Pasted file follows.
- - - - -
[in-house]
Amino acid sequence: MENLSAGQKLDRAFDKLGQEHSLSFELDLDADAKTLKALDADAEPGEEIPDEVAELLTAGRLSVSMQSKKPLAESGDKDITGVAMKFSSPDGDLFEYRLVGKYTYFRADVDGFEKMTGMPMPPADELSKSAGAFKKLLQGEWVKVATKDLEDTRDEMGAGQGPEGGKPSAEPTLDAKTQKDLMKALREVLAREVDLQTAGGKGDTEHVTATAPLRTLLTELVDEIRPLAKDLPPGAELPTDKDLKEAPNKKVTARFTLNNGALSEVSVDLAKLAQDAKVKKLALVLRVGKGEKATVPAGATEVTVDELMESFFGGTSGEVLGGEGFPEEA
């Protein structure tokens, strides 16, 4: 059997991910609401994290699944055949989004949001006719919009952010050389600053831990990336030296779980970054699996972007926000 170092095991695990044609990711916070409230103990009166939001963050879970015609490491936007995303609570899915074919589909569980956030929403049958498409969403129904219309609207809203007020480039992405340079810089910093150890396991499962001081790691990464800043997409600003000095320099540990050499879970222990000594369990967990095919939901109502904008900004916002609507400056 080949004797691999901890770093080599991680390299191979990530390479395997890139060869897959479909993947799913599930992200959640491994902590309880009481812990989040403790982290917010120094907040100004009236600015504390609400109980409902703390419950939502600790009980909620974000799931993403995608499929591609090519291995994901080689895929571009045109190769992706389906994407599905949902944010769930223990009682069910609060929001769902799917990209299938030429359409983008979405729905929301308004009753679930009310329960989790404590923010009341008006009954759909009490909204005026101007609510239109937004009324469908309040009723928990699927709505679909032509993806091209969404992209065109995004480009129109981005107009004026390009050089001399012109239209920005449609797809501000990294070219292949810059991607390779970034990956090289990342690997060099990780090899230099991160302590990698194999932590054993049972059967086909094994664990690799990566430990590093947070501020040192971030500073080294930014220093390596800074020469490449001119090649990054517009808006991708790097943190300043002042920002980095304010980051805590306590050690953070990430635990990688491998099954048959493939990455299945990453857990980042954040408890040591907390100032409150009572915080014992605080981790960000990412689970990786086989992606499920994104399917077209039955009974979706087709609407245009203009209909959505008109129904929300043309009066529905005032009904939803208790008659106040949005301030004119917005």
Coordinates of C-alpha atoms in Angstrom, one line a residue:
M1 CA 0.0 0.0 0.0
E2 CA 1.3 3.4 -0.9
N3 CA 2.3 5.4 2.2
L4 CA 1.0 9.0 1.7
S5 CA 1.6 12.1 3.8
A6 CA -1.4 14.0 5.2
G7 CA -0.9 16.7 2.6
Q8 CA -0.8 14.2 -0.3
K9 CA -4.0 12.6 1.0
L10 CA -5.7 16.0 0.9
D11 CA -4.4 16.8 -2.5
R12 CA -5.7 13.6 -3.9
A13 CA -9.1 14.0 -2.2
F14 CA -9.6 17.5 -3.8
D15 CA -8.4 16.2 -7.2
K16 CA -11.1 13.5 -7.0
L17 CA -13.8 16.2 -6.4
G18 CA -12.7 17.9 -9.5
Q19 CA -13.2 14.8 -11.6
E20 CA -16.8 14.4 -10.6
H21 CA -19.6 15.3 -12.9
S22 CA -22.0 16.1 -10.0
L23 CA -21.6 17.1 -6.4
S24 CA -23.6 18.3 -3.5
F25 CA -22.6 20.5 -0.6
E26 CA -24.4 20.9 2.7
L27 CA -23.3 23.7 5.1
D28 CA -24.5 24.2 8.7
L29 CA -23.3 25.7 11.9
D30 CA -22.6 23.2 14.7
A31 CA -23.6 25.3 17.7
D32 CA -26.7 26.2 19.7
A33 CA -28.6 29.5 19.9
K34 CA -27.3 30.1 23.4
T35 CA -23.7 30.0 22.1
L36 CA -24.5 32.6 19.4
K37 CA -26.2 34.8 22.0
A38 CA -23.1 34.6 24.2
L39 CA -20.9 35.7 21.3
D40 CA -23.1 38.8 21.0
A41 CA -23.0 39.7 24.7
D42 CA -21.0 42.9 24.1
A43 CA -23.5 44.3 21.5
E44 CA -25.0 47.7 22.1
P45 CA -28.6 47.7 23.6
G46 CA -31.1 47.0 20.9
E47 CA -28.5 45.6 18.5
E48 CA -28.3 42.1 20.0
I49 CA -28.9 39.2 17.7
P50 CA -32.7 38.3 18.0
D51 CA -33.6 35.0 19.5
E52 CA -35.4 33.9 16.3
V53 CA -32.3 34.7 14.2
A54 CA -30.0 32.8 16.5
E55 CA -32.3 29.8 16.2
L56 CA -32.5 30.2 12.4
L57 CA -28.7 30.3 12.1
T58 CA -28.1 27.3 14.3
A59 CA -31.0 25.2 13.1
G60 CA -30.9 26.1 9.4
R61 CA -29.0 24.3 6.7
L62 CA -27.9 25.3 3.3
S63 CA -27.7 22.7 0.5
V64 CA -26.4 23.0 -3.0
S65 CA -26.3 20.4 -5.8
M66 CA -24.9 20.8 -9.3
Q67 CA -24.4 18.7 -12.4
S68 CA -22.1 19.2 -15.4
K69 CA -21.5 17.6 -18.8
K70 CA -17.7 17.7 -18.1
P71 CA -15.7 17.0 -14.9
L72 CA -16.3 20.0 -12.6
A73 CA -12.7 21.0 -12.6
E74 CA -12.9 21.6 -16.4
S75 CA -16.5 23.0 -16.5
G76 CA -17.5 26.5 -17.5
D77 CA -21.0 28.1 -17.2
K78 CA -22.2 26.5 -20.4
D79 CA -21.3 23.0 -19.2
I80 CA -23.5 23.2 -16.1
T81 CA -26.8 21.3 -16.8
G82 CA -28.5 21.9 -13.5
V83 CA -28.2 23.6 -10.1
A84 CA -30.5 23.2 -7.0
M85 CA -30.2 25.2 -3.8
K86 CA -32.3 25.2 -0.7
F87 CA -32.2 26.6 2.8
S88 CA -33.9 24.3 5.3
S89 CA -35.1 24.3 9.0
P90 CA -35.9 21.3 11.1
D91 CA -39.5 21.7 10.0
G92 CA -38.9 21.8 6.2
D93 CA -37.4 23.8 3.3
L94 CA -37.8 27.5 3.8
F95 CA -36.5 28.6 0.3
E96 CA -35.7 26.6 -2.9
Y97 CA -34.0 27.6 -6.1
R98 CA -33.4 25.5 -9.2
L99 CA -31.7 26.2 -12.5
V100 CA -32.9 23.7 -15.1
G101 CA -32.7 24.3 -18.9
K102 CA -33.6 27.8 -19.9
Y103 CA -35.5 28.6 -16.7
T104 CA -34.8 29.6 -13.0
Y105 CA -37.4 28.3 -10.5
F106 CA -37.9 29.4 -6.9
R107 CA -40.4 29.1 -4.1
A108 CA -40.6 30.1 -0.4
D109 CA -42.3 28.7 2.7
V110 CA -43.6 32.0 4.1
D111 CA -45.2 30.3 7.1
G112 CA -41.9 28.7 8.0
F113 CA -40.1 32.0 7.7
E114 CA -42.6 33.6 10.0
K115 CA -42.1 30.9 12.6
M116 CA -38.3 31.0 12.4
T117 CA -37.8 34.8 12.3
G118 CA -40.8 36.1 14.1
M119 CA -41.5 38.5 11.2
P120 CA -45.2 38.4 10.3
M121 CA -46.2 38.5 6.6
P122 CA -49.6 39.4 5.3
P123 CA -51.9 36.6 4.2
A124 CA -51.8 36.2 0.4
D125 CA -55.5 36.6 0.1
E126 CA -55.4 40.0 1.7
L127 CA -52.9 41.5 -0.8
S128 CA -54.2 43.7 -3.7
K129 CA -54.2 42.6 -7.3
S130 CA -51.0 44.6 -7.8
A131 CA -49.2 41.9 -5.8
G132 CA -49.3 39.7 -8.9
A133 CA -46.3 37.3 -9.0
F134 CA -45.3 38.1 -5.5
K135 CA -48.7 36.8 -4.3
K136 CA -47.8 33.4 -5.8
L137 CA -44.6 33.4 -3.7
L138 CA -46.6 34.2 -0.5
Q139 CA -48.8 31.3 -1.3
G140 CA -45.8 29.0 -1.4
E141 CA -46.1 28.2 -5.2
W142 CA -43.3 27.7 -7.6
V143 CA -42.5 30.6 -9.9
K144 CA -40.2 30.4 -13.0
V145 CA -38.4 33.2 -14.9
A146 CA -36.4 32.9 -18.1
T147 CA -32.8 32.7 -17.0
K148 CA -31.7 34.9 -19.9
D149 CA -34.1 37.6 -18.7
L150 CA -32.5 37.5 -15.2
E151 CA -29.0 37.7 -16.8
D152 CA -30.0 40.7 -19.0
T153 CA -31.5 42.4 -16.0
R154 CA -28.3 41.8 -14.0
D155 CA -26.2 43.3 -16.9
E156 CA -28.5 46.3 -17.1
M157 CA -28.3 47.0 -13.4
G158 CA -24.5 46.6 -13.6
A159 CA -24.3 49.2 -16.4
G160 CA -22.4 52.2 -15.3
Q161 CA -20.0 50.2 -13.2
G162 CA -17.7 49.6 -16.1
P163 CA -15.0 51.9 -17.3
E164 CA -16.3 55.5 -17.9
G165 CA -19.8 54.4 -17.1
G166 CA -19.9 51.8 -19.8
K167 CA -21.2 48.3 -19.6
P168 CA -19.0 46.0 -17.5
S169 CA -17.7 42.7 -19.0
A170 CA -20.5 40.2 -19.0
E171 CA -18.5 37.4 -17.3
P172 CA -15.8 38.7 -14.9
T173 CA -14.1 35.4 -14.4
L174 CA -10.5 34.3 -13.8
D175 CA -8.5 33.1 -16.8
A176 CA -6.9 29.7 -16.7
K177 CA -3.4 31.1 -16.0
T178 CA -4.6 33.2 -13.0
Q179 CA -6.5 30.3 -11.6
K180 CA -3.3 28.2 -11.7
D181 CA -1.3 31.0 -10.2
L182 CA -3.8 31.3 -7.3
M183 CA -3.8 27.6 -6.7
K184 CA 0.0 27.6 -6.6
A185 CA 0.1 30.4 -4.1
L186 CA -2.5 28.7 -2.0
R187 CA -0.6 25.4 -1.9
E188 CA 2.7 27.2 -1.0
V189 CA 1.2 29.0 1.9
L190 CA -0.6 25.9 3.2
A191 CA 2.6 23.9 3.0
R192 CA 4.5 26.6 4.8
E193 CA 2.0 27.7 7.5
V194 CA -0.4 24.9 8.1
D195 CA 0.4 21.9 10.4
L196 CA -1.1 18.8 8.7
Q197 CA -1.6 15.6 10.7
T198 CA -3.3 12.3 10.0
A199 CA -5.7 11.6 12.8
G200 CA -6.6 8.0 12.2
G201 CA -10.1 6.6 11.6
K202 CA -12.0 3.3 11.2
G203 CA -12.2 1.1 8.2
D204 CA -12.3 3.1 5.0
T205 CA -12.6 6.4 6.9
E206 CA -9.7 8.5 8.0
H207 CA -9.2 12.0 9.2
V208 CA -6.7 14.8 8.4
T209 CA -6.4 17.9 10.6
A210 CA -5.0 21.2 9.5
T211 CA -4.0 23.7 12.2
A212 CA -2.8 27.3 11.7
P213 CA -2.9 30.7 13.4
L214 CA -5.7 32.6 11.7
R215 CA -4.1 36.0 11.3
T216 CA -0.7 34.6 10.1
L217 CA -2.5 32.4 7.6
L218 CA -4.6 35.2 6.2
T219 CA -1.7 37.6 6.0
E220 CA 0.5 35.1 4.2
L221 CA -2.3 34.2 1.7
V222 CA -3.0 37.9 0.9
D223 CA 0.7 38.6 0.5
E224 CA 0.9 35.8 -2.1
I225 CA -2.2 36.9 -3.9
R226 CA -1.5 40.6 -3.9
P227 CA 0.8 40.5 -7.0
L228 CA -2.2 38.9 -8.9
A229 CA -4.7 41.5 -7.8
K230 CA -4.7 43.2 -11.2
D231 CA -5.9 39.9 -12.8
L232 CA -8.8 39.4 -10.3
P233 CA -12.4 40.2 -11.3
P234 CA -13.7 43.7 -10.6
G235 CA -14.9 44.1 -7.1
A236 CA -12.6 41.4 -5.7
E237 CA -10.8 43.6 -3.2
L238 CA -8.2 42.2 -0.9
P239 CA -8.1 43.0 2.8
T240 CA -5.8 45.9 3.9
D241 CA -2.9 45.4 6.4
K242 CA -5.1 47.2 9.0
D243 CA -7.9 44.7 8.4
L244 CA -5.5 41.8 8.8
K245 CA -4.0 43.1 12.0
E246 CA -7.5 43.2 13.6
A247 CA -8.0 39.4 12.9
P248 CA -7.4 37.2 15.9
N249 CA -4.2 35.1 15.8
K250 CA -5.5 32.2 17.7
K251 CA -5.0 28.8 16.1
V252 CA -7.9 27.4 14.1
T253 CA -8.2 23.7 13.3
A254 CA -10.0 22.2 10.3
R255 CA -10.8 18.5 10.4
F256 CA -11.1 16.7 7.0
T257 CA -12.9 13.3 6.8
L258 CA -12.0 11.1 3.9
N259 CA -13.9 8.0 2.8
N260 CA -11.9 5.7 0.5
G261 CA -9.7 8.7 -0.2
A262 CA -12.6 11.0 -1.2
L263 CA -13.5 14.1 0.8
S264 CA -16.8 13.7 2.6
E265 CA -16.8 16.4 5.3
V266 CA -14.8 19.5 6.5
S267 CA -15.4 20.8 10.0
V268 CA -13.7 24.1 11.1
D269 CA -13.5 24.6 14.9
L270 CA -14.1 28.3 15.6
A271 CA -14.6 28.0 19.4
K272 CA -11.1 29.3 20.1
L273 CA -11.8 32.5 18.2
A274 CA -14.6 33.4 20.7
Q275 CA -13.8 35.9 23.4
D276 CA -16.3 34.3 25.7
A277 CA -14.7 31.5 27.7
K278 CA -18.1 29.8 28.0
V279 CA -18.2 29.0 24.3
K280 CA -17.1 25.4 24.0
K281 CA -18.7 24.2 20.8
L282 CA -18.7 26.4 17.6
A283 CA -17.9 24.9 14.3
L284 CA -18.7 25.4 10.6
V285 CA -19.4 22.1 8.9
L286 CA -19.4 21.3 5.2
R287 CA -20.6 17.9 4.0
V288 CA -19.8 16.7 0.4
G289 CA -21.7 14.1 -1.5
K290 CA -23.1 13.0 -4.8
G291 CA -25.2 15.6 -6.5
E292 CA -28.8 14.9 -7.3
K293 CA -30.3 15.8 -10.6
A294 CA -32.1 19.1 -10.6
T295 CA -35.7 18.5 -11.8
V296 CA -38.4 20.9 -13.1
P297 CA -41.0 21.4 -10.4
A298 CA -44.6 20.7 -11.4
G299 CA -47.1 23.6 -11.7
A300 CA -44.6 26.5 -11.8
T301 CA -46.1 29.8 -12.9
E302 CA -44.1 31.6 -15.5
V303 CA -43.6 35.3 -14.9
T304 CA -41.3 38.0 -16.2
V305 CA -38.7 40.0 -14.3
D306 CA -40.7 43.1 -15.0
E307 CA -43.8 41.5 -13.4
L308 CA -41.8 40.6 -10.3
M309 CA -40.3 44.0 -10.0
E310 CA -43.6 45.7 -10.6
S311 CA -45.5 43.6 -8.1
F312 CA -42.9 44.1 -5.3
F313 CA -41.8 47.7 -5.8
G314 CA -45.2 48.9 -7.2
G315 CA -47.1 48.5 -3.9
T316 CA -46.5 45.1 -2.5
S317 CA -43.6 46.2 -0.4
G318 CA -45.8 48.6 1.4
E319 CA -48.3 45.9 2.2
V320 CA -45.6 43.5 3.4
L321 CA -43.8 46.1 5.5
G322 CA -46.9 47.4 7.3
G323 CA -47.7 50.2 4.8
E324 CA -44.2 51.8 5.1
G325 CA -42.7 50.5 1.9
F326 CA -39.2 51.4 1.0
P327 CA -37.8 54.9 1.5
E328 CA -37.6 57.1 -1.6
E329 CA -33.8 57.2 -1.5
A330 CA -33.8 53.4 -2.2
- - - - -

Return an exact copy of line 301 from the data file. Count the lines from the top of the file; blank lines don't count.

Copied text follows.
P297 CA -41.0 21.4 -10.4